NASA concludes testing of Mars Rover parachute

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NASA has completed testing the parachute that will be used by its Mars 2020 Rover’s landing system.

NASA’s Jet Propulsion Laboratory’s (JPL) Advanced Supersonic Parachute Inflation Research Experiment (ASPIRE) concluded in September with a series of sounding rocket tests to help engineers decide which parachute design to use on the Mars 2020 mission.

Each of the three parachutes were launched by 58ft (18m) tall Black Brant IX sounding rockets, released and then deployed when onboard sensors determined the payloads had reached the appropriate height and speed.

During the final test the parachute was deployed at an altitude of 38km at Mach 1.8. It took just four tenths of a second to deploy, the fastest inflation ever of a parachute this size, with a peak load of almost 70,000 lbf (311kN).

The parachute is made of nylon, Technora and Kevlar fibers and will be used when the rover lands on Mars in February 2021.

Two different parachutes were evaluated during ASPIRE. The first test flight carried almost an exact copy of the parachute used to land NASA’s Mars Science Laboratory successfully on the Red Planet in 2012. The second and third tests carried chutes of similar dimensions but reinforced with stronger materials and stitching.

Following the tests, NASA’s Mars 2020 mission management and members of its Entry, Descent, and Landing team decided that the strengthened parachute had passed its tests and is ready for its Martian debut.

John McNamee, project manager of Mars 2020 at JPL, said, “Mars 2020 will be carrying the heaviest payload yet to the surface of Mars, and like all our prior Mars missions, we only have one parachute and it has to work.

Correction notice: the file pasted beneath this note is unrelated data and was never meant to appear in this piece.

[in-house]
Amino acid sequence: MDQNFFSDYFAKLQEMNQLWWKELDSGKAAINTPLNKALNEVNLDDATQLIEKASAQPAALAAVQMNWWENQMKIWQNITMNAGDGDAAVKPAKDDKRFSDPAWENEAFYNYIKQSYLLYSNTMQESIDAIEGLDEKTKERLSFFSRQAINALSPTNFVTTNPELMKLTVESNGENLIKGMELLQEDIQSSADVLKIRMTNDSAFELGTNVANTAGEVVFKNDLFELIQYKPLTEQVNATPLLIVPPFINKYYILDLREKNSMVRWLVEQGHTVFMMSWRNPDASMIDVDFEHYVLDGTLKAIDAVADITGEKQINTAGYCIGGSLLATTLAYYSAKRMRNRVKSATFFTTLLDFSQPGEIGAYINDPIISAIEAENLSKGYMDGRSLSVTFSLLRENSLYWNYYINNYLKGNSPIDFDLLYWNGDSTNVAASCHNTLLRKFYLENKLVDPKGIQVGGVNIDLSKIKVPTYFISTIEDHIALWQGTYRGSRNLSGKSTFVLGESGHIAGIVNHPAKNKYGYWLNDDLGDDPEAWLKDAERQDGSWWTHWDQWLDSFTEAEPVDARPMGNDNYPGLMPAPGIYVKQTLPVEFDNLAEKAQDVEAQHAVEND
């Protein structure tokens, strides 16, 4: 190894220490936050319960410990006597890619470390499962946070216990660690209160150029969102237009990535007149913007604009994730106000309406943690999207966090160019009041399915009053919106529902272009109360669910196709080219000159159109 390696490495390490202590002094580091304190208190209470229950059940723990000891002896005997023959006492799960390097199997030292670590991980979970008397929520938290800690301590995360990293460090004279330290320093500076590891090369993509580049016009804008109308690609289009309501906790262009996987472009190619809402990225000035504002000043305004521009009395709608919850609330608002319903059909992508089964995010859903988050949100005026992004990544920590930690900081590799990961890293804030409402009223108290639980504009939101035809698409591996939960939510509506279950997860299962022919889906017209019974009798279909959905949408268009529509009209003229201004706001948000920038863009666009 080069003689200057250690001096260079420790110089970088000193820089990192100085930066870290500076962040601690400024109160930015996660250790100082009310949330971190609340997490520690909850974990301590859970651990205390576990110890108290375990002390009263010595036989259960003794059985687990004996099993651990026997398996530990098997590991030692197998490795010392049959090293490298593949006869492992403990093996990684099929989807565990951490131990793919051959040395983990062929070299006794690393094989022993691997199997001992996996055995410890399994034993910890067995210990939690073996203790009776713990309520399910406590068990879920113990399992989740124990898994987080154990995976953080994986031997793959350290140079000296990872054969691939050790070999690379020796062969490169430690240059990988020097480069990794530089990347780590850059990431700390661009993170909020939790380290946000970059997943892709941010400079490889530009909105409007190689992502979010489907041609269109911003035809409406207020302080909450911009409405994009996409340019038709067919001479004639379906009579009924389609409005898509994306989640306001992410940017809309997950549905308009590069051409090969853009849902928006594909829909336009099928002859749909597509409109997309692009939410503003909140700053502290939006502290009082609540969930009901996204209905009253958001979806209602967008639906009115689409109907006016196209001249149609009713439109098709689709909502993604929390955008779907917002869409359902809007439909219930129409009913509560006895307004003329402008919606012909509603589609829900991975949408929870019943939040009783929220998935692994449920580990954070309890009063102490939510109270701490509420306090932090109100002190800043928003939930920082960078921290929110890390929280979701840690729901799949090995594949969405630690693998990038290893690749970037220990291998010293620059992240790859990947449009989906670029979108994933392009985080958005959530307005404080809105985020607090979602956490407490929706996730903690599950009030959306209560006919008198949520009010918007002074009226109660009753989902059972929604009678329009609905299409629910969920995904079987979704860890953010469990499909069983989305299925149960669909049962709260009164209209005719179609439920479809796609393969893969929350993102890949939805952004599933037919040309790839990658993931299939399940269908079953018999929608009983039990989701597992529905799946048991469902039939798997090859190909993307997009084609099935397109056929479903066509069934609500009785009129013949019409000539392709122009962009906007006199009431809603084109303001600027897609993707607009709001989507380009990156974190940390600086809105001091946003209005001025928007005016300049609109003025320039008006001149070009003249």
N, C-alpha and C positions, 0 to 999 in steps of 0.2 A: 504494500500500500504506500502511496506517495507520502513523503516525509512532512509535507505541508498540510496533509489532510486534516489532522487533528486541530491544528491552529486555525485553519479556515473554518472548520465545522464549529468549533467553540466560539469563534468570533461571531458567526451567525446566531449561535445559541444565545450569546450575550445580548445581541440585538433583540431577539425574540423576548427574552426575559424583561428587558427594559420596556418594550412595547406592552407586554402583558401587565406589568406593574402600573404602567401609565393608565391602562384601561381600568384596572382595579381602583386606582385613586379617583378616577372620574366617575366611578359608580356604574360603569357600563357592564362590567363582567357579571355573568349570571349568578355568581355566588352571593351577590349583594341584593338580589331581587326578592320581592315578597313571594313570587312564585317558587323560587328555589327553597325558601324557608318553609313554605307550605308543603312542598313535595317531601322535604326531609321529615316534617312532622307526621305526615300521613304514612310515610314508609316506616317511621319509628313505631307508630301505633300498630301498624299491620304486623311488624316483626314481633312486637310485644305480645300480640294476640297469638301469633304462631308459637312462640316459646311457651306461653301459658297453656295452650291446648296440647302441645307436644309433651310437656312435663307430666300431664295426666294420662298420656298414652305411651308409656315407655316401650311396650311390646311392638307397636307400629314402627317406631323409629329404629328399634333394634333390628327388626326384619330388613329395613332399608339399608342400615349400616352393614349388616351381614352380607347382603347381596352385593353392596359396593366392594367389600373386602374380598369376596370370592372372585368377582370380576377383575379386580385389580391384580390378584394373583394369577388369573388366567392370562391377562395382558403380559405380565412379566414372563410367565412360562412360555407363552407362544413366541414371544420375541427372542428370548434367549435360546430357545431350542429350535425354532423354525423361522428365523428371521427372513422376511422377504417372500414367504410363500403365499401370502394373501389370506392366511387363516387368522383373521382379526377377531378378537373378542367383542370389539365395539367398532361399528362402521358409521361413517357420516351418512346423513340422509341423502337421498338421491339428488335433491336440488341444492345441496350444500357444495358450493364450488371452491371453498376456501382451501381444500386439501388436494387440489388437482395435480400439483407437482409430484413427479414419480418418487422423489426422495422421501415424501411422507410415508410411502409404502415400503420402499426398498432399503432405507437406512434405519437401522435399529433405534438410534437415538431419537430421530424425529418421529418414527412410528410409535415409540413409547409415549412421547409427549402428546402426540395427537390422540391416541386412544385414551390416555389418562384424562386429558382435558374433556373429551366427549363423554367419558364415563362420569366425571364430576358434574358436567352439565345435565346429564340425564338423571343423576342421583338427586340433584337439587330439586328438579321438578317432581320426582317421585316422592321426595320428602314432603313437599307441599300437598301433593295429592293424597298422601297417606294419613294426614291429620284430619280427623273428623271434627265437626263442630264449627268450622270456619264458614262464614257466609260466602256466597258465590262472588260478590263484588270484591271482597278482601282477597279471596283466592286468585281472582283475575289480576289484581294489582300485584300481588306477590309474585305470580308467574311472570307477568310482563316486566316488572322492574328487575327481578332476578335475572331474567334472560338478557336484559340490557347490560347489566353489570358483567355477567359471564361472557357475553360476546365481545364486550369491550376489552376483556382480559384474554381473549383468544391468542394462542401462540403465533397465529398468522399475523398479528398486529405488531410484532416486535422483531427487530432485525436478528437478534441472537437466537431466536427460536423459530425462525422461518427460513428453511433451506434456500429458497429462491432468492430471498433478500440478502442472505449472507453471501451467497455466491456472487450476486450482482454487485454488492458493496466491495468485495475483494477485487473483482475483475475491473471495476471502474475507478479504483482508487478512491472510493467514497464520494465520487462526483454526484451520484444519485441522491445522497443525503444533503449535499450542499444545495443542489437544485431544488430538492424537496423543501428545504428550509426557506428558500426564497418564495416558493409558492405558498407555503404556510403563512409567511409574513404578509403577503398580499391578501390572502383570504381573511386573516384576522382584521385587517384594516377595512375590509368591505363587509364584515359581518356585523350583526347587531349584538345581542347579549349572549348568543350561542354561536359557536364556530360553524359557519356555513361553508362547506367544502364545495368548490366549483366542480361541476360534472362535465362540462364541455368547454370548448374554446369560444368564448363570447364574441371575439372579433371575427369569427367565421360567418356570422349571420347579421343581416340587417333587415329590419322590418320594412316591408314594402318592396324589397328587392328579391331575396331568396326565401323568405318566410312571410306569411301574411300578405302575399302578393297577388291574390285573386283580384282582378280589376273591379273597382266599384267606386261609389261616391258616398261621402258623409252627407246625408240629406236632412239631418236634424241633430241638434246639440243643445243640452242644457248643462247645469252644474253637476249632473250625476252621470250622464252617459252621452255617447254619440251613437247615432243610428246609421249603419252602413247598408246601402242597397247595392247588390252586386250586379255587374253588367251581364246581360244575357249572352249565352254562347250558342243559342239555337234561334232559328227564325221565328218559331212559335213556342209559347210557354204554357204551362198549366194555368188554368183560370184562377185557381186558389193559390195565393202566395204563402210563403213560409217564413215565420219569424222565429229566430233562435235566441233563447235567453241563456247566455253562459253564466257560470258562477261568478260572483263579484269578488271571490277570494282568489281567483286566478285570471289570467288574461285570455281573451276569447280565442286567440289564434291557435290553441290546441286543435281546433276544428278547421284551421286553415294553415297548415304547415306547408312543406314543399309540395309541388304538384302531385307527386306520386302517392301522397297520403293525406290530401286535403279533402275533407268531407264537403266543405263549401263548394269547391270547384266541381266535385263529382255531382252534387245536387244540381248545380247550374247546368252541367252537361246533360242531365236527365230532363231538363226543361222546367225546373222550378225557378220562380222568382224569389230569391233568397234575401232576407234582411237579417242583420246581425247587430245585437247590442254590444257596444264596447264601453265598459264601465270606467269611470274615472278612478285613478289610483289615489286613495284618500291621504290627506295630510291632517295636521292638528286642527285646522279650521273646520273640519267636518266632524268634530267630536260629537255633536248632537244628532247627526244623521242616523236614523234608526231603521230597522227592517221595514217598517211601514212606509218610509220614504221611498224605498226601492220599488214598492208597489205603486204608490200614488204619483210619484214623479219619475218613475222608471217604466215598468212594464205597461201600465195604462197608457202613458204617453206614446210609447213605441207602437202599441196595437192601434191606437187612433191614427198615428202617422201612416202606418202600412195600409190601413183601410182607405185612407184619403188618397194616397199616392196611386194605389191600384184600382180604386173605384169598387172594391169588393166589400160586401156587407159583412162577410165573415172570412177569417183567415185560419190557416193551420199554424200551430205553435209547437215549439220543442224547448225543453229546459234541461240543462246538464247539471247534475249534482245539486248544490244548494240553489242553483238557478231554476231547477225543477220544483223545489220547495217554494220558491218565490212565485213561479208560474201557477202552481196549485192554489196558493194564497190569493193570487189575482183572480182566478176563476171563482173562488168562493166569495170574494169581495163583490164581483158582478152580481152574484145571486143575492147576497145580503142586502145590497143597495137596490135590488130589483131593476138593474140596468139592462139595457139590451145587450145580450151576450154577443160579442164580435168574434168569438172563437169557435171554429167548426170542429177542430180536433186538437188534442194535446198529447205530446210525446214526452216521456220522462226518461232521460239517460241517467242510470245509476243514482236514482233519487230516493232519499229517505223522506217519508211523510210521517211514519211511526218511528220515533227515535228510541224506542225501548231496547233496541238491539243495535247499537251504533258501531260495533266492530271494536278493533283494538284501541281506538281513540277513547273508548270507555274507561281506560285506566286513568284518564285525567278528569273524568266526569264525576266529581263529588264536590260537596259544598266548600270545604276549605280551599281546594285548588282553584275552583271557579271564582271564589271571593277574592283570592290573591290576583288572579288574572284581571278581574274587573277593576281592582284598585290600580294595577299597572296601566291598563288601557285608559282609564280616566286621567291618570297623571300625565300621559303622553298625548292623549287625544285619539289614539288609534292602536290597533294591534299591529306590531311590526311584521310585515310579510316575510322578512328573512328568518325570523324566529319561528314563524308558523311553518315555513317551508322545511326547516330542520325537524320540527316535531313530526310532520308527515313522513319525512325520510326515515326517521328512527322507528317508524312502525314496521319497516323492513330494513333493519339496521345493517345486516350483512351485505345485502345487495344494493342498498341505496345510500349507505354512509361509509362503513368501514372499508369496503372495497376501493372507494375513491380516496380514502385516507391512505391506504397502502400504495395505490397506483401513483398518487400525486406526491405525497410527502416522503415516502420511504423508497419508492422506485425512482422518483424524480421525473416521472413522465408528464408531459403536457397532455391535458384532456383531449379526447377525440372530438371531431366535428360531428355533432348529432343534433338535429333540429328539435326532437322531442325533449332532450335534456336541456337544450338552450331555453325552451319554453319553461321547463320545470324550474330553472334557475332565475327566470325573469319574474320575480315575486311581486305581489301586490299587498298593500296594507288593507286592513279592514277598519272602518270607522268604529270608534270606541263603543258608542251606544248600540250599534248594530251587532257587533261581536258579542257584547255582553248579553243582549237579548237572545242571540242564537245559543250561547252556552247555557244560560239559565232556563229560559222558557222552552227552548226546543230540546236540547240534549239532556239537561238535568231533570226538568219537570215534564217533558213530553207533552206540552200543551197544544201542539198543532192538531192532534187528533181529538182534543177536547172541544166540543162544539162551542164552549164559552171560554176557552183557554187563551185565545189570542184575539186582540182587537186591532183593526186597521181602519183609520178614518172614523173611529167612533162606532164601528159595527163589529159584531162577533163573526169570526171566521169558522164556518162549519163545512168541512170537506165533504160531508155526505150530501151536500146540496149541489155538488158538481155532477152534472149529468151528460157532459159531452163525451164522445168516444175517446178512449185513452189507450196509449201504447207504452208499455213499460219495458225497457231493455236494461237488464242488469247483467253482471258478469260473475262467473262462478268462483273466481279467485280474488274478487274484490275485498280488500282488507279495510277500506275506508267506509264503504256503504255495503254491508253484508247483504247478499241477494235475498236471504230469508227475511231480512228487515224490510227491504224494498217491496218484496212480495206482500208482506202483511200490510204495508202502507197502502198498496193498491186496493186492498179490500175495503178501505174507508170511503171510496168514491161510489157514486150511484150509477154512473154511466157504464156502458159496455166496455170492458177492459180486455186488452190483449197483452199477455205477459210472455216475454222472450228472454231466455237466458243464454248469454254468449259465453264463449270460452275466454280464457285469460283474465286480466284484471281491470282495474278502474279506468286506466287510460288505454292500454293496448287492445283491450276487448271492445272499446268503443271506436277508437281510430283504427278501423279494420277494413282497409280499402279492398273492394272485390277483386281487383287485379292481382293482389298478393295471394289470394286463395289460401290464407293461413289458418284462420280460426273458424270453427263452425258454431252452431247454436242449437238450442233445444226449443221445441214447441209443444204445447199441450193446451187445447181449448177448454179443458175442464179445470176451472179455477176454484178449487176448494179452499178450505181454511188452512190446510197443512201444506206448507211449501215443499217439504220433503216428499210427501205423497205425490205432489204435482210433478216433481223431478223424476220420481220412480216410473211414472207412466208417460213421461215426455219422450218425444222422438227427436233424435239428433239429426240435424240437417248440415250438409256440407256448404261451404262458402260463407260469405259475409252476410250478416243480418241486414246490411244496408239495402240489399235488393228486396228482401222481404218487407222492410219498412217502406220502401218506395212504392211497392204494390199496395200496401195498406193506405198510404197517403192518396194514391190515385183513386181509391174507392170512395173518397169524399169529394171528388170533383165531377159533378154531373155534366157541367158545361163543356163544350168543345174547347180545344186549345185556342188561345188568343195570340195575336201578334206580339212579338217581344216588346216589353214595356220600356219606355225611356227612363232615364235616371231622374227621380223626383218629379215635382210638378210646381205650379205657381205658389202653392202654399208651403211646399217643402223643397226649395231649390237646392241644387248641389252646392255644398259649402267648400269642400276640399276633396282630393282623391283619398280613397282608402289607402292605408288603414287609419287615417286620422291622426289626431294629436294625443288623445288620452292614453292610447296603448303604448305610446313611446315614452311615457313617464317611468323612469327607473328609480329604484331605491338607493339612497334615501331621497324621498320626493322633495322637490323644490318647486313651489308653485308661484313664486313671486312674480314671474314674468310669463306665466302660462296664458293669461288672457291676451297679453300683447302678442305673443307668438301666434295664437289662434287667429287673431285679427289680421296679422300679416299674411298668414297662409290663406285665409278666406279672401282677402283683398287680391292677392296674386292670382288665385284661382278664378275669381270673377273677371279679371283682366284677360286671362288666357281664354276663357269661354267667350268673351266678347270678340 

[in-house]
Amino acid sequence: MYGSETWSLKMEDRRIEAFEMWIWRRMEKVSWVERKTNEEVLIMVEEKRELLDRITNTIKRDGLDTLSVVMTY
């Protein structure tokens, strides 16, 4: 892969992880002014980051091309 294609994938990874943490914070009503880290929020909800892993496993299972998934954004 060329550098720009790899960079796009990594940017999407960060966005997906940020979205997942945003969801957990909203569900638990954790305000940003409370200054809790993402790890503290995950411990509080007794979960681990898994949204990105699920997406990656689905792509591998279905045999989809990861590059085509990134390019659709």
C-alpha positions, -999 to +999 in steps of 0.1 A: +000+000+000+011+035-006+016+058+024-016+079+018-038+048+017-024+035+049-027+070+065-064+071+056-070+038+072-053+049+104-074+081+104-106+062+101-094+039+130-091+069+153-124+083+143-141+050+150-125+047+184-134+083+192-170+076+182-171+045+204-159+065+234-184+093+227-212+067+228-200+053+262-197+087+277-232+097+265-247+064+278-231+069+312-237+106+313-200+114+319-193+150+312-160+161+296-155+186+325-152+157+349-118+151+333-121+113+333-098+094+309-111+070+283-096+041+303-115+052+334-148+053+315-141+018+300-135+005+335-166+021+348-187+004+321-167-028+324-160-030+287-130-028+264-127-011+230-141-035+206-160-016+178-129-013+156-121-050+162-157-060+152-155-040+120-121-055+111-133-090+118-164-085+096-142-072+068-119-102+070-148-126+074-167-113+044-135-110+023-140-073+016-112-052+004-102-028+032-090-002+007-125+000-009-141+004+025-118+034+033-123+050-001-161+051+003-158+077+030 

“The ASPIRE tests have shown in detail how our parachute will react when it is first deployed into a supersonic flow high above Mars.”

The 67,000 lb (37,000kg) load experienced in the final test was the highest ever survived by a supersonic parachute. The load is about 85% higher than the one scientists expect the Mars 2020 parachute to encounter during its deployment in Mars’ atmosphere.

Ian Clark, the test’s technical lead from JPL said, “Earth’s atmosphere near the surface is much denser than that near the Martian surface, by about 100 times. But high up – around 23 miles (37km) – the atmospheric density on Earth is very similar to 6 miles (10km) above Mars, which happens to be the altitude that Mars 2020 will deploy its parachute.”

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Ben has worked all of his career as a journalist and now editor, covering almost all aspects of technology, engineering and industry. In the last 16 years he has written on subjects from nuclear submarines and autonomous cars to future design and manufacturing technologies and commercial aviation. Latterly editor of a leading engineering magazine, he brings an eye for a great story and lots of experience to the team.

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